AI: The second green revolution will be digital |  Expert network |  future planet

AI: The second green revolution will be digital | Expert network | future planet

Agriculture is one of the oldest and most far-reaching endeavors in the world. Meeting the growing food demands of the global population—expected to reach 10 billion by 2050—in the midst of accelerating climate change represents an unprecedented balancing act that requires human inventiveness, good governance, and technology.

The last time the agricultural sector went through a seismic shift like this was when new technologies, such as high-yield wheat and rice seeds, chemical fertilizers, and irrigation technologies, sparked the Green Revolution in the 1960s. In the next 30 years, grain production in Asia, a continent prone to famines, doubled and wheat and rice became cheaper, despite the fact that the population increased by 60% in this period.

Unfortunately, the Green Revolution brought with it several environmental costs. Lax regulations and large subsidies pushed down the prices of fertilizers and pesticides, and untrained farmers overused them, damaging soils and polluting waterways. As new crops advanced, traditional plant varieties were lost, contributing to the loss of biodiversity.

Robots are not substitutes for human farmers. But they can make food production more sustainable, more available and cheaper.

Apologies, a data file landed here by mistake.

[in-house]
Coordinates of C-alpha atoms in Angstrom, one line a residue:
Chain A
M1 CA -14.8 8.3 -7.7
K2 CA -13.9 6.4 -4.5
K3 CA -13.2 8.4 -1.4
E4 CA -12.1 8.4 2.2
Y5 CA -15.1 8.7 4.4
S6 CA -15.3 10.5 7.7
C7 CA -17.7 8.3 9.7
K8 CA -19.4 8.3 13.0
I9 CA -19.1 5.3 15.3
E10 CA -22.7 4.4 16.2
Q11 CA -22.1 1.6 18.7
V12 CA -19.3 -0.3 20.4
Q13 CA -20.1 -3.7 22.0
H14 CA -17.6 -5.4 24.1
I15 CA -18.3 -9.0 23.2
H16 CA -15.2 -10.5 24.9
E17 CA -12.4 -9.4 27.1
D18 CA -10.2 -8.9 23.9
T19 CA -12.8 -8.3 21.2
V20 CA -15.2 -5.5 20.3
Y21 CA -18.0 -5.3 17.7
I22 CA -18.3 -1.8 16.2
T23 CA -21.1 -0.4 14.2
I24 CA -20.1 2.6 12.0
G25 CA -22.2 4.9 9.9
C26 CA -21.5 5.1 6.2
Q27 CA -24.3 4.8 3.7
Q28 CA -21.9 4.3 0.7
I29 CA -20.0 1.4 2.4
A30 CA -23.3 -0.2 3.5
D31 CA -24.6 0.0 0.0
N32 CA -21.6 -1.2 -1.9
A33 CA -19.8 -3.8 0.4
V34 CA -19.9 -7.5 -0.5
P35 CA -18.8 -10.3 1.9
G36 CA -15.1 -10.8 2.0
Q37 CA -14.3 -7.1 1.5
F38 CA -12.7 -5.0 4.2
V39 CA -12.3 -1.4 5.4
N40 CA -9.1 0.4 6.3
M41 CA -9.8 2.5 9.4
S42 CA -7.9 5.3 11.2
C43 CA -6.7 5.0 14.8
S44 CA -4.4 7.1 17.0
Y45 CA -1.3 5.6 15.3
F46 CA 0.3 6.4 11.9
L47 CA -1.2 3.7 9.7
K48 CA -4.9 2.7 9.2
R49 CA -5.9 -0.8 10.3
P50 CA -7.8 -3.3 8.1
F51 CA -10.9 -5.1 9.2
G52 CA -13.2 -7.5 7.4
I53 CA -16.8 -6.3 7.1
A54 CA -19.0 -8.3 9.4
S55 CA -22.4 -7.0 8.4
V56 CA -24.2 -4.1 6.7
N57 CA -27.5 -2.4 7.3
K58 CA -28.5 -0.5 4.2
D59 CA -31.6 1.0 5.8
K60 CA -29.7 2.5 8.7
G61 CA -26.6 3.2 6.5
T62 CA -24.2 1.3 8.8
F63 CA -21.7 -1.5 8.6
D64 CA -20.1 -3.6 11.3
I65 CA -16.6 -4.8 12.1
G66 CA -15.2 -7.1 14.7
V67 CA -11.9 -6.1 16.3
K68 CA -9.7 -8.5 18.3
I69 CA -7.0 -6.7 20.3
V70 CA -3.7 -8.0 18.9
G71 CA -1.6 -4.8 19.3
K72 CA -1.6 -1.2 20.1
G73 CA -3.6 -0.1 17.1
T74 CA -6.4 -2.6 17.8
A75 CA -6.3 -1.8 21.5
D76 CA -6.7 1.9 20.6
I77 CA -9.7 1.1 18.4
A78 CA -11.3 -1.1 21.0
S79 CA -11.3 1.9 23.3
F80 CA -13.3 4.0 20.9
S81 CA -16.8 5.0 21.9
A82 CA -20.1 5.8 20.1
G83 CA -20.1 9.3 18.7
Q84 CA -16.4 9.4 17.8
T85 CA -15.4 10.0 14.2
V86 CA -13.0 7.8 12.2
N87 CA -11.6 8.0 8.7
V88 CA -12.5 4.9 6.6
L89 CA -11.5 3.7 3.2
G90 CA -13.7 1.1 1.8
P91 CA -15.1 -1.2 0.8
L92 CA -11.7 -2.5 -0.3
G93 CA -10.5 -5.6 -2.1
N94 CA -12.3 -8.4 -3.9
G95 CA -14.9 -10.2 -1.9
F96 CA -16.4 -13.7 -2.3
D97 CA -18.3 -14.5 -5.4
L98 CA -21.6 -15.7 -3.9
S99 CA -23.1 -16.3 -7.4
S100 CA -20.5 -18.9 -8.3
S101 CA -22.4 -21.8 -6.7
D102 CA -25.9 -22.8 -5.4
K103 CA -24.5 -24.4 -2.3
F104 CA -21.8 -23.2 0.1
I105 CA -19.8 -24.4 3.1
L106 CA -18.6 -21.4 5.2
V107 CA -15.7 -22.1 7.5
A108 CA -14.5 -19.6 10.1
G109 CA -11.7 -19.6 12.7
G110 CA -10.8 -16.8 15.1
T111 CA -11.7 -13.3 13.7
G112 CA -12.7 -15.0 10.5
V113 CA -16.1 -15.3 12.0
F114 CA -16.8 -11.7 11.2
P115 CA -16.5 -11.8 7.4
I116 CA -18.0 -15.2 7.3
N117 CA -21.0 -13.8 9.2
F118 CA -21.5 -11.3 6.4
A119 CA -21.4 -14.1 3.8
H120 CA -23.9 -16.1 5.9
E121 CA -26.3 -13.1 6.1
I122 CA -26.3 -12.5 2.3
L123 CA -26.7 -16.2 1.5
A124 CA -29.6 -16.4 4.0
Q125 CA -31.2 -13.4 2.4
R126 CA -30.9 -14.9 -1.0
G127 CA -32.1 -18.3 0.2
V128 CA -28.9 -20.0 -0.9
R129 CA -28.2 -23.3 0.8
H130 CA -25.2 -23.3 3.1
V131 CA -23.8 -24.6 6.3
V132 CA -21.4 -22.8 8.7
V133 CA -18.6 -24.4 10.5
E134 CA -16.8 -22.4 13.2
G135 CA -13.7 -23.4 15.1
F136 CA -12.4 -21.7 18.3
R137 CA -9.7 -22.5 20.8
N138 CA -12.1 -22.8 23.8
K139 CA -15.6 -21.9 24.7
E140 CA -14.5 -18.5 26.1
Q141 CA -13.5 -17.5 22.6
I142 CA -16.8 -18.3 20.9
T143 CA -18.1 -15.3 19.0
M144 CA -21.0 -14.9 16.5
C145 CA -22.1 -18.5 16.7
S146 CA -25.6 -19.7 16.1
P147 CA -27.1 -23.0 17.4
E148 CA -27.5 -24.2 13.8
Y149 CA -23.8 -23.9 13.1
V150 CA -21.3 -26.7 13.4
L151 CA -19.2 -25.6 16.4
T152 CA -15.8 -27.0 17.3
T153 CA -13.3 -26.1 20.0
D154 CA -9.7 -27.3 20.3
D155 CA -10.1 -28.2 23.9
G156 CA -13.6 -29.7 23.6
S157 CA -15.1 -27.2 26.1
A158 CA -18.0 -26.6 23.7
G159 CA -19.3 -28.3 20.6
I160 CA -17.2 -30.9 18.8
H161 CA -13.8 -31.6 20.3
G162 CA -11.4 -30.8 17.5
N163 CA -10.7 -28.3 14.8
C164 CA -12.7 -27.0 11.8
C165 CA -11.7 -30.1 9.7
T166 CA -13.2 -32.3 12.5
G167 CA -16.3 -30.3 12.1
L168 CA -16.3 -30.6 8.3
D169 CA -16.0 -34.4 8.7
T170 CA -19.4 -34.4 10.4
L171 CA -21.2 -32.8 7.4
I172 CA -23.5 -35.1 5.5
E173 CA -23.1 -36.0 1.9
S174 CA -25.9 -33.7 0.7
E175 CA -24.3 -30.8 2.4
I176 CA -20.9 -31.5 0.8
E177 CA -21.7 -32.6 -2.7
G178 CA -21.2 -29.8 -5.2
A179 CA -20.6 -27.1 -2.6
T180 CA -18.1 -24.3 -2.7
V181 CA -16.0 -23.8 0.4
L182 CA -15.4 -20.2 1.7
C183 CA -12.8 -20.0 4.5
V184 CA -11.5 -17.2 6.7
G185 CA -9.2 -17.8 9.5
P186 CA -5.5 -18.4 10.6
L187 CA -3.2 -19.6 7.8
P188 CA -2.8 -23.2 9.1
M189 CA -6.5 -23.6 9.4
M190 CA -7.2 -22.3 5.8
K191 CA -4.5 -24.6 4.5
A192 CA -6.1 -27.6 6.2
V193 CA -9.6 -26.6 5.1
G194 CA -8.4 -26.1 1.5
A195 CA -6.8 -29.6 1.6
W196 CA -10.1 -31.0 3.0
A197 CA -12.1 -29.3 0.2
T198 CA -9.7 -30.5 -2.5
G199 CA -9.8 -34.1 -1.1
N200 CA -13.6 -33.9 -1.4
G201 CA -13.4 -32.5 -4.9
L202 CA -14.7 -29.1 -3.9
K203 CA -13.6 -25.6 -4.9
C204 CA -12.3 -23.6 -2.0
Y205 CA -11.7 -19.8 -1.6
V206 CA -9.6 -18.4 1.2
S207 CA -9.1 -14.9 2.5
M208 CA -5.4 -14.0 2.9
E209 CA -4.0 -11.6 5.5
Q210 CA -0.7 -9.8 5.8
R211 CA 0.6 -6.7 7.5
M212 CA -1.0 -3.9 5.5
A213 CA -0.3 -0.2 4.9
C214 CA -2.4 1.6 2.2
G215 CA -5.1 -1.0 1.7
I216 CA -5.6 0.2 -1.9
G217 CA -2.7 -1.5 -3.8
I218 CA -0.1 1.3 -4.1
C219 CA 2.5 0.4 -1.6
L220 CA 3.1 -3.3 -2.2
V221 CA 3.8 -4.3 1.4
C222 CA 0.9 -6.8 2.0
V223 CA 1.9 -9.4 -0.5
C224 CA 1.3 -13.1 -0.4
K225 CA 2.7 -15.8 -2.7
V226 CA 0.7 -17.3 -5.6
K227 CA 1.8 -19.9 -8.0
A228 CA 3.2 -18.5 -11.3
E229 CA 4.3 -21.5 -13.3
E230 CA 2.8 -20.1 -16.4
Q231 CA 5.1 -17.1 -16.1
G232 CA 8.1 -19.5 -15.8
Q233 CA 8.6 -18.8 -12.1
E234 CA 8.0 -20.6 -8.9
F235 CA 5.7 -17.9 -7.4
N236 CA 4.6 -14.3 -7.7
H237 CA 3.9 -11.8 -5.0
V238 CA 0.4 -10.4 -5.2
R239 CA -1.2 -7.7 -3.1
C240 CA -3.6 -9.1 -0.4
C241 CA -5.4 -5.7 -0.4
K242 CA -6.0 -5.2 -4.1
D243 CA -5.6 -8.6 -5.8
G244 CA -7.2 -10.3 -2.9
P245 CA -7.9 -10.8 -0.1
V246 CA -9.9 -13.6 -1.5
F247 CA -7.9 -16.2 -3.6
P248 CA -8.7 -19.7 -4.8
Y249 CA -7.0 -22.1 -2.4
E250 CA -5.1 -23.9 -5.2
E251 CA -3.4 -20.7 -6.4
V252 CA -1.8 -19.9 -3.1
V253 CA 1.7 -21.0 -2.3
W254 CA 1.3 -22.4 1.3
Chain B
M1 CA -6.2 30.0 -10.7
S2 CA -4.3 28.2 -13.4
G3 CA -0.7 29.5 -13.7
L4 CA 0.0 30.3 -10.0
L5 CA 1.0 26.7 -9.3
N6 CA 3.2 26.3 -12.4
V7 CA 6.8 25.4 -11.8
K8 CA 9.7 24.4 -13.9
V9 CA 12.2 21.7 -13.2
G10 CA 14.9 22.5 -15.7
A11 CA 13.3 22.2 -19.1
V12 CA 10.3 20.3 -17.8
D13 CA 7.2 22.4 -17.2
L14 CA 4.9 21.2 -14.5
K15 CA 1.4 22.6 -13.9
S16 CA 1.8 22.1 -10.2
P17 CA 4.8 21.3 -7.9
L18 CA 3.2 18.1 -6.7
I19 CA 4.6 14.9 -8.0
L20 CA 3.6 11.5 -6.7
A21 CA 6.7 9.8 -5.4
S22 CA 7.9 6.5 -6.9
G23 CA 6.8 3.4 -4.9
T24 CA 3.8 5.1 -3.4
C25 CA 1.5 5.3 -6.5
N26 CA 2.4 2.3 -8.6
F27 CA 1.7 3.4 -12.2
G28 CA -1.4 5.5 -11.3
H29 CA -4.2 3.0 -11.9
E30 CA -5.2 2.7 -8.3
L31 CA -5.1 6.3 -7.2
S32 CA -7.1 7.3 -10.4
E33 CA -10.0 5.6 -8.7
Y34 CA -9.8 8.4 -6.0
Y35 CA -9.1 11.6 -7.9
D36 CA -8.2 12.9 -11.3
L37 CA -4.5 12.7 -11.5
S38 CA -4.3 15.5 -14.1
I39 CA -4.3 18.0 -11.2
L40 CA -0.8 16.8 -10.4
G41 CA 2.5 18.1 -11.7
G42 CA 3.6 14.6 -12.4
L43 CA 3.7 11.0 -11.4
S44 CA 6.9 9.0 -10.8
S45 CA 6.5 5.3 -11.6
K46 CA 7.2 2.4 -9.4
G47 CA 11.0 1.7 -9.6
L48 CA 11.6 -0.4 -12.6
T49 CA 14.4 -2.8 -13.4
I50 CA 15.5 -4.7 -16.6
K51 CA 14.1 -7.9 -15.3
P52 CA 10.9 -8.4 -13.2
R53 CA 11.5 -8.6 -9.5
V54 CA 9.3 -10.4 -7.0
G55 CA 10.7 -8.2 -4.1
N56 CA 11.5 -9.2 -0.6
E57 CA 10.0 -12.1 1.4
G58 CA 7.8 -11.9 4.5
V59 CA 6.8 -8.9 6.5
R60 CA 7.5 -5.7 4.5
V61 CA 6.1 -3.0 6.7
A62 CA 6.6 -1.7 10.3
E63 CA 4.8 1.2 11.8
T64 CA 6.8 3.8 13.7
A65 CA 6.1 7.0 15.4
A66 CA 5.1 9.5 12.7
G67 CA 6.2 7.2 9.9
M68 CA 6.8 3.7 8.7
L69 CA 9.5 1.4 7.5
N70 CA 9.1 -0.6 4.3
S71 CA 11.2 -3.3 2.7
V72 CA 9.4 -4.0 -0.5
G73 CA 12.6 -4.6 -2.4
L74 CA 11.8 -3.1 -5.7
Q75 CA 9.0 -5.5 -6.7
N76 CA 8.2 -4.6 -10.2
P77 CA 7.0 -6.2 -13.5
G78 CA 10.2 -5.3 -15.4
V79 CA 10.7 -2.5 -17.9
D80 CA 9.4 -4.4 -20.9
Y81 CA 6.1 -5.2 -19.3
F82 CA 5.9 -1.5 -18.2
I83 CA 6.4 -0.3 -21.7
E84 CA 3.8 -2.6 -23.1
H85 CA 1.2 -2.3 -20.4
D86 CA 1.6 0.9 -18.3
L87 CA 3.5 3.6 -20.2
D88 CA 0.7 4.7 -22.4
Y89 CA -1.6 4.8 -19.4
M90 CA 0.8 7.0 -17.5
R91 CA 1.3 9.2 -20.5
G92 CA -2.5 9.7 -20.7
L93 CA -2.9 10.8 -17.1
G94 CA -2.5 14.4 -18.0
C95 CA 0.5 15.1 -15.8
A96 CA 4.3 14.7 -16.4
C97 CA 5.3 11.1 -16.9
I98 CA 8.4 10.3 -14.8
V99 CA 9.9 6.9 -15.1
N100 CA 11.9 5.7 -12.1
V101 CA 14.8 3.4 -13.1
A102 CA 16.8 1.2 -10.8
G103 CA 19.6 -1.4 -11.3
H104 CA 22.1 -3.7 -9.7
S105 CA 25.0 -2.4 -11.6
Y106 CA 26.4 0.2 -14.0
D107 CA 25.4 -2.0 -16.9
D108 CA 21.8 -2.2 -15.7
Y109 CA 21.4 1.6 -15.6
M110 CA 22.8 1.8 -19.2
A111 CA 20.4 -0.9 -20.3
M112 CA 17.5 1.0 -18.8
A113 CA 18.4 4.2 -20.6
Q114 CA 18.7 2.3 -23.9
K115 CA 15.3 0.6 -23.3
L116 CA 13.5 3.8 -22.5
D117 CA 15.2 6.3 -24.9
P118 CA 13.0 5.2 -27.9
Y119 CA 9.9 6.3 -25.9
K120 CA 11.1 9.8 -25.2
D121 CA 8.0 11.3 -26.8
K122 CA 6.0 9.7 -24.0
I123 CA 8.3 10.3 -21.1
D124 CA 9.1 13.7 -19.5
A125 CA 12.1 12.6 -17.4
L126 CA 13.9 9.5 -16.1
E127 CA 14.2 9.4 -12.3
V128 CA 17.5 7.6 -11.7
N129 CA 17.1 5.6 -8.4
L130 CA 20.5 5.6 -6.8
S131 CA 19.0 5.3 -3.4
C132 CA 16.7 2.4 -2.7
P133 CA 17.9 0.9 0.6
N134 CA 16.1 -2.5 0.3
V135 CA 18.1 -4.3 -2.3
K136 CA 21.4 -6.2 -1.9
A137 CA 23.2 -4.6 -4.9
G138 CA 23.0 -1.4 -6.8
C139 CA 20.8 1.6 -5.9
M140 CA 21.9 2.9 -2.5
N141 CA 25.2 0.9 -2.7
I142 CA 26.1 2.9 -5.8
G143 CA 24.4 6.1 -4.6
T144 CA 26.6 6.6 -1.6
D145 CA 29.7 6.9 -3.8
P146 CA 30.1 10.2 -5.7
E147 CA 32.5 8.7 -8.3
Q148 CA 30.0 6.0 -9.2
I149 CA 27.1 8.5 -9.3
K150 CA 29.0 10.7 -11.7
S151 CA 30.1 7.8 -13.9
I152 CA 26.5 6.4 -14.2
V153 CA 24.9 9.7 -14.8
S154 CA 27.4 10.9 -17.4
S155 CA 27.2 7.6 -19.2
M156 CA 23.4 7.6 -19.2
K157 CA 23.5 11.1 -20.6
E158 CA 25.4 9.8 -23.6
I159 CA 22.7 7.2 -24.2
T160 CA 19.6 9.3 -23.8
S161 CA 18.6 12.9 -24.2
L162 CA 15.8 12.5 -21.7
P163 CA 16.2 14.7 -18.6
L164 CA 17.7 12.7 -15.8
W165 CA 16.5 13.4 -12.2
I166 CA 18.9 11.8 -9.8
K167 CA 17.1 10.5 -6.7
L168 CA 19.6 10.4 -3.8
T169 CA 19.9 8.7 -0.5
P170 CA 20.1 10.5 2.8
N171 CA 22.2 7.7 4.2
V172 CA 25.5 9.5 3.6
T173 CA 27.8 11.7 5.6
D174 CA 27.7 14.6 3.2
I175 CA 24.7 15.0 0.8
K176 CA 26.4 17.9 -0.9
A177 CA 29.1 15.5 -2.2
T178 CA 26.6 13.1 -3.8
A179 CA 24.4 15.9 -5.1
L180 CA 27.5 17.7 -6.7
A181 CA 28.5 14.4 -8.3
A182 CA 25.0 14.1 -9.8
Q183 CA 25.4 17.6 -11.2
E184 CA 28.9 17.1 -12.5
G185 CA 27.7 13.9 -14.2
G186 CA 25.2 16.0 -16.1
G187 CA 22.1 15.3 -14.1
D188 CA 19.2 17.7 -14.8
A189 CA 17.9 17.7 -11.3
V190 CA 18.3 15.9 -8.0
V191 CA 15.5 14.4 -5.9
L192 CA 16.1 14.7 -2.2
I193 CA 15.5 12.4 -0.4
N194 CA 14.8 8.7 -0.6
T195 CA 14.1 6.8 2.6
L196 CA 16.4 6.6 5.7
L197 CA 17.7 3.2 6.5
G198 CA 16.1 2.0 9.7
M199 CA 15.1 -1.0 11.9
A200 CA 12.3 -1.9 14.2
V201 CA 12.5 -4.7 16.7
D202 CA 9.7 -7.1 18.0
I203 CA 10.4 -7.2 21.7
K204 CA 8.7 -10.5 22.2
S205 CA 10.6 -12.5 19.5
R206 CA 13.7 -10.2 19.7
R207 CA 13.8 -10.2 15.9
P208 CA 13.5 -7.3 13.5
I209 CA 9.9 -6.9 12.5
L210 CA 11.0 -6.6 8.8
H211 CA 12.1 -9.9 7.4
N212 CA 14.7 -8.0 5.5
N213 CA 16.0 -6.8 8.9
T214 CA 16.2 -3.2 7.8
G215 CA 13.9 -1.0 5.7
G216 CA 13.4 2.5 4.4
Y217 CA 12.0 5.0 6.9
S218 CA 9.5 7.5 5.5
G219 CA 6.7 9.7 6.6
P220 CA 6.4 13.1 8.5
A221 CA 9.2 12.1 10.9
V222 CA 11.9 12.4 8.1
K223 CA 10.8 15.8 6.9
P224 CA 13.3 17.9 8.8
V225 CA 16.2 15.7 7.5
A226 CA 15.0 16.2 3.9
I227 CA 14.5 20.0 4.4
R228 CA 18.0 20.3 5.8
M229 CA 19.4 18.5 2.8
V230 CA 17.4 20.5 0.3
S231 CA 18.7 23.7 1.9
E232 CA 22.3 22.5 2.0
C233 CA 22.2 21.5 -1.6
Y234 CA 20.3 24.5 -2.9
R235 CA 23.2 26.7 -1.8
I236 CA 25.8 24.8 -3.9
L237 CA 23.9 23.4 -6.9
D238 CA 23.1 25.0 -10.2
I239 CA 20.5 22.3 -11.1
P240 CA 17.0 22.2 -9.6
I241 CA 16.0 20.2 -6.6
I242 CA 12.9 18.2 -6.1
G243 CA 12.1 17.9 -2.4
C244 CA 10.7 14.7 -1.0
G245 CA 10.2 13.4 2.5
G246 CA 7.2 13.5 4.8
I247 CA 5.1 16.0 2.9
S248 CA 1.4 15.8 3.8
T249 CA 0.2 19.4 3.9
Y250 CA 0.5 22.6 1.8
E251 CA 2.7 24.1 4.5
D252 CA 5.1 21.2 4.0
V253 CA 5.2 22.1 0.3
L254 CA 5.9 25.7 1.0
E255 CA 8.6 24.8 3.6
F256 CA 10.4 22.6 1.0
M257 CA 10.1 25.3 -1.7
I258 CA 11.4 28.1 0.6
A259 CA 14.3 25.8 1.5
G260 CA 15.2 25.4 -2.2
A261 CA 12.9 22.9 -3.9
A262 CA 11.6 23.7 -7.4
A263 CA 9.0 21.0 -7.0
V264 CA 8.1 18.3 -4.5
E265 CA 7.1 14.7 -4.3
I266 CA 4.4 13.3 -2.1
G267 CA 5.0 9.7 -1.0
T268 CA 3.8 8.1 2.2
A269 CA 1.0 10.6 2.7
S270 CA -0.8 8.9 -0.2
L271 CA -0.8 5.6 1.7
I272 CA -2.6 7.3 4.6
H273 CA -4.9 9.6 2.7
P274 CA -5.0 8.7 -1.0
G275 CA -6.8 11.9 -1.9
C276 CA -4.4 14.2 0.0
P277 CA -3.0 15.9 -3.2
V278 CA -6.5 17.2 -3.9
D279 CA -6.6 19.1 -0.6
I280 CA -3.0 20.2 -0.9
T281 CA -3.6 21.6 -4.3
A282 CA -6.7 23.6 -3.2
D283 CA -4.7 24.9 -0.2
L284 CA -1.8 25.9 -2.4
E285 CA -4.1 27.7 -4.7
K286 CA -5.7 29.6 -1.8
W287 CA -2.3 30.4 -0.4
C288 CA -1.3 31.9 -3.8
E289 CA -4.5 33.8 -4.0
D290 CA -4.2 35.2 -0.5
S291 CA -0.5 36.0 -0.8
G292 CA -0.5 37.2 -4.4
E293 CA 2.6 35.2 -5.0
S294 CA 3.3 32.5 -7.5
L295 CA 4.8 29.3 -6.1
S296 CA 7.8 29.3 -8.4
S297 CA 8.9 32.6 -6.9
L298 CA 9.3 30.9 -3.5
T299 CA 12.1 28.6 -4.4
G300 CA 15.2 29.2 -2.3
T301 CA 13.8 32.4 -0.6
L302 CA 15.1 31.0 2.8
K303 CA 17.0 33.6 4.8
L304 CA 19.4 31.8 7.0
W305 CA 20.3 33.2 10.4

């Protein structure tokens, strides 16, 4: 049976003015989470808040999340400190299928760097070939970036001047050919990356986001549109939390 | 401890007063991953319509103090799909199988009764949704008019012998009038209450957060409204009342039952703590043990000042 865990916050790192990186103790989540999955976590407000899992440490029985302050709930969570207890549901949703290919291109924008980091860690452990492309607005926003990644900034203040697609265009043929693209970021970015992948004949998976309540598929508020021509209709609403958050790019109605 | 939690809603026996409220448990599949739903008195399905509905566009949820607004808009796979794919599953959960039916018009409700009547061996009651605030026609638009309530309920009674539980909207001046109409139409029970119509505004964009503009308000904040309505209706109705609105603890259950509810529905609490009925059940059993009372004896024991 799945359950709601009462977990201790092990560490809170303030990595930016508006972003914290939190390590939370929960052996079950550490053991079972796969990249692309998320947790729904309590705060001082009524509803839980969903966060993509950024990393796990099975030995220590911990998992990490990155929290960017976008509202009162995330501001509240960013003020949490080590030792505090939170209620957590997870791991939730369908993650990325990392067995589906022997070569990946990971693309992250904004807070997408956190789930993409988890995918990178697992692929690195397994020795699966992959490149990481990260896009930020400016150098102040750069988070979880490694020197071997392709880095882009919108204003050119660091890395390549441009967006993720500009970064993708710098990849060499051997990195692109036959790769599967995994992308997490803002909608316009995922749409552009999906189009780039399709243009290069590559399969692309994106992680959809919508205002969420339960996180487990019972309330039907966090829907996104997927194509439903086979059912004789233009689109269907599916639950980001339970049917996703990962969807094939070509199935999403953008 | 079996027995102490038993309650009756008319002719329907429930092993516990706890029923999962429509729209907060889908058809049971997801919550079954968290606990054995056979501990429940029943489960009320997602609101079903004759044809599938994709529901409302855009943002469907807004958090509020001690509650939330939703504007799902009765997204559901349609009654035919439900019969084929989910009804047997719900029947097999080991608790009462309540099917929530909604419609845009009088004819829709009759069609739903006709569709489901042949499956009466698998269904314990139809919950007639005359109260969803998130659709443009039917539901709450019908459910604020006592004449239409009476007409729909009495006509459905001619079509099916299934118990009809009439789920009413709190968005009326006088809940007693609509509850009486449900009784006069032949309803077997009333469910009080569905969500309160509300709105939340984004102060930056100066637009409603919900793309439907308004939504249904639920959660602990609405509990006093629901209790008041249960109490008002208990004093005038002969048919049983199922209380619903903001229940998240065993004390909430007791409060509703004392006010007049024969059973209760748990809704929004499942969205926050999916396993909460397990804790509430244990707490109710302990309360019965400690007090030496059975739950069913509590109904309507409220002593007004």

The rise of robotics and artificial intelligence (AI) could help usher in a second Green Revolution that is also more environmentally friendly. Robots are already harvesting crops, weeding and gathering data to improve soil management. Soon they will be as common in farm pastures and greenhouses as they are in medical labs or Amazon warehouses. AI is expected to help meet food and climate goals with greater precision in farm work, as well as making it possible to harvest more and waste less.

AI-powered programs like IBM’s Watson combine data from weather patterns, crop yields, and market prices to advise farmers on the best time to plant, the precise amount of fertilizer to use, and when to harvest to achieve ideal ripeness. . Researchers at Microsoft and the Netherlands’ Wageningen University near Arnhem grow cucumbers with the help of algorithms, combining this kind of intelligence with human labor to improve crops while using fewer natural resources.

In California, a state that grows fruits and vegetables with large-scale irrigation, these technologies can mean significant savings in terms of hiring seasonal workers. For example, a $150,000 (€138,089) grape-harvesting robot can handle two tons of grapes in 12 minutes, which means replacing 15 human seasonal workers and reducing the use of fertilizers, pesticides, and water, while producing bigger harvests.

The great advantage of robotics is that it allows small farmers to compete with their larger counterparts.

In the past, farm automation was characterized by large crops or industrial tracts that used heavy machinery to improve yields. Mechanization on this scale increased producers’ dependence on fossil fuels and the uncontrolled use of chemicals. In addition, the high costs meant that small farmers, especially in lower income countries, lacked access to them, effectively creating greater income inequalities.